Training vs. talent?

“you are training for cx already?!”

burnedoutLets start with this image. Last cyclocross season I got to race the World Cup in Zolder, Belgium.

I was gassed. Throttled. Worthless. I had been riding so poorly and I was exhausted and barely holding on to what mediocre fitness I had left. The day before the world cup, I felt great out on the course for the riders practice. Had that snap in my legs and was excited to start the next day. The morning of; was a different matter entirely.

Evidenced by my tired exhale, vacant gaze and bloodshot eyes.

Today was one of those rides. I was crying trying to finish up the last interval. Literally.

Jeremy and Brian.I met some pals for coffee to see them off to the Cascade Creampuff 100 this morning. Matt Hall and John Dorfer + a rad crew are heading down to Oakridge to get destroyed on some vtt trails. Daveeeed + Sacha White and Scott from Vanilla were heading out on a ride from the same coffee shop and I was happy to tag along for the start of their ride. The cyclocross is in full effect. We are building and fitting cyclocross bicycles like crazy. The weather was holding steady, it looked like the sun may actually come out. The summer is in full effect with the bike shop and studio. Rolling. Hard.

I’ve been throttled the last couple months. While everyone else is racing and hanging out and enjoying the summer and time with friends: my mornings are packed with solo training rides, my days with work and my nights with more work.

sal at workA few seasons back, after a particularly worthless cyclocross season, I asked my coach at the time: “is it all worth it? all the training and training and riding and effort. All the sacrifices I make… it does not seem like it is translating into progression: I’m still finishing in the same position I have been for the last couple years.”

Yet, I’ve stuck to the plan. For month after month after month the last four years I’ve been dedicated to cyclocross. No track racing, no mountain bike racing. Hardly any racing at all. Till the fall.

Instead of racing, I train. And it is structured. And I ride by myself. A lot.

IShannon's socks.‘m conscious I write this stuff out and it comes across on paper like I’m boasting about the hours and hours I train. When I talk about 20+ hour weeks, I think I am writing to express something that someone else can relate to. My PRO pals will scoff: “we all have to ride a lot. stop tre boo hoo ing.” My intimate circle of pals don’t care about putting in as much training (they are far too smart to put this much energy into the bicycle) on the bike on top of a real job and real life. It is just not worth it to most. “If you are not a PRO, why train like a PRO?” I’ve got plenty of pals that I know are putting in big miles, sure. But no one is as focused on the fall. Roadies are not doing so much base-building this time of year. And, the local PROs that will be ripping my legs off all cx season long don’t seem to need structured 5 hour rides all summer long. They can get up off the couch, spin around the block once a week and still ride away from me in a cx race.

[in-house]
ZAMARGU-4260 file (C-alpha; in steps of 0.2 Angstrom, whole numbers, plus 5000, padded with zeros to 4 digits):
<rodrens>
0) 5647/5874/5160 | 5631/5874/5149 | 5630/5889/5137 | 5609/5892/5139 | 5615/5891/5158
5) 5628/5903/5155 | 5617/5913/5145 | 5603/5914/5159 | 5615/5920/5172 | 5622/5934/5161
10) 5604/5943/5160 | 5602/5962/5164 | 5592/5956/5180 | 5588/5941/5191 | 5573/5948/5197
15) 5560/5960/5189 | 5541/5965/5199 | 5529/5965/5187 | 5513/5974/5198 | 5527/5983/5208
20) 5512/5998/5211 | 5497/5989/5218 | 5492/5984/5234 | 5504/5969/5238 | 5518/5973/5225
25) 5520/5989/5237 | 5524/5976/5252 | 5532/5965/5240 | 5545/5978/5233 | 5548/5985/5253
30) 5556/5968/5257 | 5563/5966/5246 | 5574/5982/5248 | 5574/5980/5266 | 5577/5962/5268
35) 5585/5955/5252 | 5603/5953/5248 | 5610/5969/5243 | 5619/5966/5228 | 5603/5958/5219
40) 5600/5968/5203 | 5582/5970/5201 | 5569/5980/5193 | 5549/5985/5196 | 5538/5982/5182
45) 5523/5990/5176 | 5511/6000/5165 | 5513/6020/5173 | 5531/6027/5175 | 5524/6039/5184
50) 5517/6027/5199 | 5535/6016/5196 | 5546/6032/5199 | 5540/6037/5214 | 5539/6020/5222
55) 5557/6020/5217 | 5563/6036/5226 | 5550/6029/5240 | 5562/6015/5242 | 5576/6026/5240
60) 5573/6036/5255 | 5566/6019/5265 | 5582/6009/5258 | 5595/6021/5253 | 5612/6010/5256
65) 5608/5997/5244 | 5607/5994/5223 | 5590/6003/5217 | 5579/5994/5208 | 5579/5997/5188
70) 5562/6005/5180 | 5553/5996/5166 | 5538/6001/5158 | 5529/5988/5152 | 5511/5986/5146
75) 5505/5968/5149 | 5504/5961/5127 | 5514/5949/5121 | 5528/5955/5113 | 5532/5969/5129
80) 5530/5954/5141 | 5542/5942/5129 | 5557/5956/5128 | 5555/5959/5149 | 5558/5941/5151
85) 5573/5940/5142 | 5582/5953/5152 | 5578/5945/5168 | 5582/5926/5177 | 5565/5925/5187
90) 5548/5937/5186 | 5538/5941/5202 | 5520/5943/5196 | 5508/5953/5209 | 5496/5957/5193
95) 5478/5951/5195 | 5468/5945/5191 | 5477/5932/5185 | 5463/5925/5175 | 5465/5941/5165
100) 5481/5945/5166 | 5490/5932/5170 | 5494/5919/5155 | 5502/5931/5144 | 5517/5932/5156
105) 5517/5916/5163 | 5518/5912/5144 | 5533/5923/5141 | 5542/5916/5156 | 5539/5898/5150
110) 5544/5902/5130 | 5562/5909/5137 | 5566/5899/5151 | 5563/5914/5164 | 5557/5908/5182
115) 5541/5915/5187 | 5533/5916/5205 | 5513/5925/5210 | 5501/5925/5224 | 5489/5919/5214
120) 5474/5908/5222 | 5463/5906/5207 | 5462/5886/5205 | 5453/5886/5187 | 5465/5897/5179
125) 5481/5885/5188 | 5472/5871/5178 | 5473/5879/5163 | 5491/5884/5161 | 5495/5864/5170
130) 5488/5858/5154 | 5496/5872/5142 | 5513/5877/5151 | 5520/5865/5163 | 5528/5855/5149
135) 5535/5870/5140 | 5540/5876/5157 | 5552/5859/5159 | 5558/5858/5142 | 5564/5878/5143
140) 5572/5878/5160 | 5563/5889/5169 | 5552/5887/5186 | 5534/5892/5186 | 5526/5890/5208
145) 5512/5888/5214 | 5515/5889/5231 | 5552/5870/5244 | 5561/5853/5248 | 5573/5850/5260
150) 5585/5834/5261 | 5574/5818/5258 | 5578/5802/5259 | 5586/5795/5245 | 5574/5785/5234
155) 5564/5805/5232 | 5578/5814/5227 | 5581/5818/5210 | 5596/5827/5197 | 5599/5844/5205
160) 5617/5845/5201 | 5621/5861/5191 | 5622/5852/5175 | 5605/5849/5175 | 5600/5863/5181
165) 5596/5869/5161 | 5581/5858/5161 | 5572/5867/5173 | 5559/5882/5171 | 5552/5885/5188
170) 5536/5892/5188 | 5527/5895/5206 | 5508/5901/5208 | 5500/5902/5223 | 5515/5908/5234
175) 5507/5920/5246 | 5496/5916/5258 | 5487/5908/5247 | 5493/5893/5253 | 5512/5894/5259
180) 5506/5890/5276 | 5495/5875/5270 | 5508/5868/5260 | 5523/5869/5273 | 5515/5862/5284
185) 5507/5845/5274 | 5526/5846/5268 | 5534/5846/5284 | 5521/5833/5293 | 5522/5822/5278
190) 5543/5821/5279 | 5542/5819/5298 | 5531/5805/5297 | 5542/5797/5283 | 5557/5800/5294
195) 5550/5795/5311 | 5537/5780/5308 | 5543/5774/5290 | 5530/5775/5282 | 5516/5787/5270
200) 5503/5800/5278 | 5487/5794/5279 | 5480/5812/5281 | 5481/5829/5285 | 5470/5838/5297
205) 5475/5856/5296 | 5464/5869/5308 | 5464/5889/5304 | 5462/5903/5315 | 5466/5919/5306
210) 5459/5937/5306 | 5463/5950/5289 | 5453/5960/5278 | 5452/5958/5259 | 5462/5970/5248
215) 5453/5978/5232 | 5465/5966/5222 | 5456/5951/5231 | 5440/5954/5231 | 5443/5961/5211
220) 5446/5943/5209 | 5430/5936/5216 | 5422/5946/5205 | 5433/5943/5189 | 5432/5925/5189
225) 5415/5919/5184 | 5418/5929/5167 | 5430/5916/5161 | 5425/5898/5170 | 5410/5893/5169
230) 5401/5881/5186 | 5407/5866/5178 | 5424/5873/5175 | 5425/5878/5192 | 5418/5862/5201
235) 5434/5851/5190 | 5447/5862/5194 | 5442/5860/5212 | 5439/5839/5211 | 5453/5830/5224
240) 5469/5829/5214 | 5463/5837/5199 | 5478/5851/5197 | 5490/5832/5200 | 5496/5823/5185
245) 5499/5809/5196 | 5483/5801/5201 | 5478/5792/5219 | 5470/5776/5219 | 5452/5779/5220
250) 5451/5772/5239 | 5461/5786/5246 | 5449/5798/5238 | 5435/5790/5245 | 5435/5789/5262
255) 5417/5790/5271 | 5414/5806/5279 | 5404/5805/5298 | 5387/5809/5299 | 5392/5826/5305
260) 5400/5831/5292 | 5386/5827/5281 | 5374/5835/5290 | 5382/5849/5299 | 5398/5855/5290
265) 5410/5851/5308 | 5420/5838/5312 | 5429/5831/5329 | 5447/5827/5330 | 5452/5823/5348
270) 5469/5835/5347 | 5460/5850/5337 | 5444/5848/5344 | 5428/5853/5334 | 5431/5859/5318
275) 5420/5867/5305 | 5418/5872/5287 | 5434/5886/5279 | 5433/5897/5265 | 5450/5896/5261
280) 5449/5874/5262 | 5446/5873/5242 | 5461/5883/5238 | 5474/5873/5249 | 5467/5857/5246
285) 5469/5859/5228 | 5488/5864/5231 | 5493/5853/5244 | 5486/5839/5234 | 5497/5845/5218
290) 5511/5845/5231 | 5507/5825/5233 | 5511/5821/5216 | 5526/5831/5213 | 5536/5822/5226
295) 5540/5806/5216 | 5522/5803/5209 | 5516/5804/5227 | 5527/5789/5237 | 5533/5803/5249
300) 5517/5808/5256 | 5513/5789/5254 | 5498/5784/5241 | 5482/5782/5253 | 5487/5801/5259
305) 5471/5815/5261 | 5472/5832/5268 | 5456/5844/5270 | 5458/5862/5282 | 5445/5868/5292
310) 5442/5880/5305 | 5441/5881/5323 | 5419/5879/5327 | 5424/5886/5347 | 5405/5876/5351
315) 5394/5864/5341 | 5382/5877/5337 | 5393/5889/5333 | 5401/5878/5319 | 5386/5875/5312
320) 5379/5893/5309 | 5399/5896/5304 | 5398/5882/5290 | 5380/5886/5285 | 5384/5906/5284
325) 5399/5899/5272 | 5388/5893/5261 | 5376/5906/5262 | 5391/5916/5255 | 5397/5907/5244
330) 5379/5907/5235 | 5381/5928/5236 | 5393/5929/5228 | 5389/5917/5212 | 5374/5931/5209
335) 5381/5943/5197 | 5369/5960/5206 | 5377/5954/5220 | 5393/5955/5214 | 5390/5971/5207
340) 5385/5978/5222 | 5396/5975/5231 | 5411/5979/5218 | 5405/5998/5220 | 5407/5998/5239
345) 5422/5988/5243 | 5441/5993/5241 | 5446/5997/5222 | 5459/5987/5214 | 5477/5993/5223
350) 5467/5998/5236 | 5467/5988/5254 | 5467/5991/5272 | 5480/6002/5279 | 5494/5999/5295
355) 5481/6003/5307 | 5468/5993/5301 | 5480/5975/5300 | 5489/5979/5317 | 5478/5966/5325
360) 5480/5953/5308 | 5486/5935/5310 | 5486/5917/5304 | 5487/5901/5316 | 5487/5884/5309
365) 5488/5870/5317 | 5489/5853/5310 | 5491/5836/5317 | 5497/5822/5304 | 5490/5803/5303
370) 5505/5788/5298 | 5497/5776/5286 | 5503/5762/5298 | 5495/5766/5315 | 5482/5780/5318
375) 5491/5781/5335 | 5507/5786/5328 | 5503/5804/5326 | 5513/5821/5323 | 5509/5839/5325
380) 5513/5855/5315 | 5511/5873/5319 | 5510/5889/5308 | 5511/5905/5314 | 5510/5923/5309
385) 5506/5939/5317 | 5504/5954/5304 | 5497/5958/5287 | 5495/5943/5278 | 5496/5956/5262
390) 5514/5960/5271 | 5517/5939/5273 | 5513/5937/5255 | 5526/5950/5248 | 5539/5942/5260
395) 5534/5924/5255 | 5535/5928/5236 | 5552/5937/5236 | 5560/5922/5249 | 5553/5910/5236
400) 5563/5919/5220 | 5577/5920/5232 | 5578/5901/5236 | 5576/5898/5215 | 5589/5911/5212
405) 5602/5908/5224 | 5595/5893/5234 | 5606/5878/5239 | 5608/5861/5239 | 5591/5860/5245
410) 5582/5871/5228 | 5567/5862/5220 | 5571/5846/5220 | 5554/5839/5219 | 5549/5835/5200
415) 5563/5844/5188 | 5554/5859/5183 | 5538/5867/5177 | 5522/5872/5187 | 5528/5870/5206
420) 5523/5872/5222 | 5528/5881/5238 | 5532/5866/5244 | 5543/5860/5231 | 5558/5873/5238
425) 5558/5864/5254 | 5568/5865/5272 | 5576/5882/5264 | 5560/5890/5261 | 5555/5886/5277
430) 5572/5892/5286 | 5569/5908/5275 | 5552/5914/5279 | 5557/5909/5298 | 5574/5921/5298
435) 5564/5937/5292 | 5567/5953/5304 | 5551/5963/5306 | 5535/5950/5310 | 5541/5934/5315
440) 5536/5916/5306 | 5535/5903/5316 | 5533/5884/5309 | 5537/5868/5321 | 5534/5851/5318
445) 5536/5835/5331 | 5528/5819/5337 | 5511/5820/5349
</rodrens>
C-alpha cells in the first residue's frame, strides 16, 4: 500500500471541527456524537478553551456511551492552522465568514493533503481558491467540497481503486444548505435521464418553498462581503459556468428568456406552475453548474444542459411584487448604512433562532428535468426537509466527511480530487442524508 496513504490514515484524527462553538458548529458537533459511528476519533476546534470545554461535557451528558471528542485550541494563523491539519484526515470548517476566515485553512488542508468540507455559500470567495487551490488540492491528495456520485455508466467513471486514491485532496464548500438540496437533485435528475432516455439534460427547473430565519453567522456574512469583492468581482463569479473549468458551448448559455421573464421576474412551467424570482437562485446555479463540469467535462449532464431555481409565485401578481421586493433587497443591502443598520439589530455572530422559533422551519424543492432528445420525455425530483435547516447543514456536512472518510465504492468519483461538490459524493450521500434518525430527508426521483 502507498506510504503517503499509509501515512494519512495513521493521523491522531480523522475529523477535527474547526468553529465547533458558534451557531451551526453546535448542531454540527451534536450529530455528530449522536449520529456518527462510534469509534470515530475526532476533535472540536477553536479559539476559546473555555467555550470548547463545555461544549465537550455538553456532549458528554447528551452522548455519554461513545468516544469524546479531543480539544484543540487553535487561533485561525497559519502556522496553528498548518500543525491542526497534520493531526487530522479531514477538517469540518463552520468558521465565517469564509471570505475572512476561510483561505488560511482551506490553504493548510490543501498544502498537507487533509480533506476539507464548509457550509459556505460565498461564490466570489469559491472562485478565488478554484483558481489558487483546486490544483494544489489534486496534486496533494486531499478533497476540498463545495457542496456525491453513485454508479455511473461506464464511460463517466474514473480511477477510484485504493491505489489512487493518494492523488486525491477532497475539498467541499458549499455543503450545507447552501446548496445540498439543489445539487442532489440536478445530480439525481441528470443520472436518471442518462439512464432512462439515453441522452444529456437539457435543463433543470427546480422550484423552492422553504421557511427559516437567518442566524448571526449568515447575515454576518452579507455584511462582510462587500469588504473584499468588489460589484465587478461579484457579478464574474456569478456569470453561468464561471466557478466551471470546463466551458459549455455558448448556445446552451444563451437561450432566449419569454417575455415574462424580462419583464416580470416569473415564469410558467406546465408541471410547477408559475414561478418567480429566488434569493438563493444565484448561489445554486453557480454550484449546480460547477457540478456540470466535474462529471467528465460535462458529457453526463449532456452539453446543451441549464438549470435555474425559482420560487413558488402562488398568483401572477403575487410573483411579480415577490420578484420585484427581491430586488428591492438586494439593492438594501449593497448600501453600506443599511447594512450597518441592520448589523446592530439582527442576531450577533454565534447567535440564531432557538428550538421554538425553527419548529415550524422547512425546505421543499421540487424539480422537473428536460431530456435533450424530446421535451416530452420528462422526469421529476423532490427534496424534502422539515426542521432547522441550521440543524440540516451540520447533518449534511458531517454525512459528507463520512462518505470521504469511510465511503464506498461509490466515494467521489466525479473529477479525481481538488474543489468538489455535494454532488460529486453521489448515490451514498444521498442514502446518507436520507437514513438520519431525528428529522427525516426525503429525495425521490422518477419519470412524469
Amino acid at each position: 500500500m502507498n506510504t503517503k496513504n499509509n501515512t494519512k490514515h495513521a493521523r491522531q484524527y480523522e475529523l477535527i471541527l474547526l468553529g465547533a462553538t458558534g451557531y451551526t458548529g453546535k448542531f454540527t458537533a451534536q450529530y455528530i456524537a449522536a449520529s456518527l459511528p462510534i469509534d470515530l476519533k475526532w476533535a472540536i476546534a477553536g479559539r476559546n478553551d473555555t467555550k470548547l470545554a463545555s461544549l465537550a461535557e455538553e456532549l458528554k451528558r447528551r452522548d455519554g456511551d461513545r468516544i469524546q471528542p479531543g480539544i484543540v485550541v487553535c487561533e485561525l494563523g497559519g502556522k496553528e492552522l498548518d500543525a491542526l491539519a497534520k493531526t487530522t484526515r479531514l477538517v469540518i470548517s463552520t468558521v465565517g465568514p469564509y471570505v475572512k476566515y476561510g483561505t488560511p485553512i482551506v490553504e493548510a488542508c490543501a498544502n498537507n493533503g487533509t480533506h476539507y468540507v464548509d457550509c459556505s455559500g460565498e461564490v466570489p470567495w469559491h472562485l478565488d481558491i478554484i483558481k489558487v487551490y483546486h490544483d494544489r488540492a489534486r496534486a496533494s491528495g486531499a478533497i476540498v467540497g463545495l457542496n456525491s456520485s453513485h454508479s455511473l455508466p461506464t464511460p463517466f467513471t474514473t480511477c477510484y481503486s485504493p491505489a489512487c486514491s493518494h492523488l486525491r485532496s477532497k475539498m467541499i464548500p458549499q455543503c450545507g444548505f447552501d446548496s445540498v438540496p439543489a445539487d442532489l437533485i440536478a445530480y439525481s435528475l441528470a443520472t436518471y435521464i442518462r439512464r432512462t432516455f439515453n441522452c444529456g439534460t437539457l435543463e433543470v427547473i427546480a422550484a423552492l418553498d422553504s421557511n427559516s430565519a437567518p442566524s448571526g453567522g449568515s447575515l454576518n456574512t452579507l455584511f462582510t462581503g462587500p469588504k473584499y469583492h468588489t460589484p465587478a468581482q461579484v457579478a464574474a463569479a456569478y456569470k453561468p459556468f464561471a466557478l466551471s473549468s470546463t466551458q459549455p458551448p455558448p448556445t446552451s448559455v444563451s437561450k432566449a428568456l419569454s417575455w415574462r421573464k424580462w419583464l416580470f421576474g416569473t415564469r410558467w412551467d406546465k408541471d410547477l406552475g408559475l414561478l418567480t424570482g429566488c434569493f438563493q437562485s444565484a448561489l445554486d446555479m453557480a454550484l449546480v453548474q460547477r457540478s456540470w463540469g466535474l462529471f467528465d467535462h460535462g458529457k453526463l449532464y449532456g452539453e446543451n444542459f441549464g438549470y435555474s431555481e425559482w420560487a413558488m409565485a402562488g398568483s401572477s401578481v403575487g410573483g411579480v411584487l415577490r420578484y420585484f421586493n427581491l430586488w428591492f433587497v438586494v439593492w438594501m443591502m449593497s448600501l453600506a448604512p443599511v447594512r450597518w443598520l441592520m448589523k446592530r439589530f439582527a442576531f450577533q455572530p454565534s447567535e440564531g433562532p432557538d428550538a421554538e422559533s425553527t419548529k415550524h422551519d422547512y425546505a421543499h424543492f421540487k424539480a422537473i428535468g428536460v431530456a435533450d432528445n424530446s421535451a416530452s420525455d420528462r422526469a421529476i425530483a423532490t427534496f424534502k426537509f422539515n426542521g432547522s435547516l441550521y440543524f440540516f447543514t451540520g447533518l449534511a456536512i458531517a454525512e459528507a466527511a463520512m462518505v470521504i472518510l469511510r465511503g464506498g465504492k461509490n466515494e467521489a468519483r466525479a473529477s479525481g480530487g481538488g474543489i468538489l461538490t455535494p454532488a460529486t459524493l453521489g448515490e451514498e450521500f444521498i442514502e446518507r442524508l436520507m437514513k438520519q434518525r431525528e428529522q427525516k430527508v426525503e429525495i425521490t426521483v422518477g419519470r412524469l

usgp final, riding tired.So, I train alone.

Because I’m convinced I can progress. Is that the secret trap of cycling? You can always get better, get fitter right? I don’t have the raw talent that the PRO riders have. So I have to compensate by training smart. And training a lot.

And it seems like it is working. The ride today was hard work. On paper I’m riding better than I ever, ever have. Maybe it has taken a few seasons of structure to get my body to adapt and step it up.

Now I’ve got a couple months to put the rest of the pieces together and start winning some races.

And then the sacrifices will feel like they are worth it.


12 comments for “Training vs. talent?”

  1. cool office!

    Posted by AW | July 12, 2009, 5:37 am
  2. I feel your pain. I’m a teacher and contrary to popular perceptions I don’t have oodles of time to training during the teaching year. It is 60hr/week job, until mid June. So my base miles start then. And I ride alone a lot too. And get my ass kicked at training races by my roadie palls, who will never see me in good form in December. Just curious, but when do you begin your build phase?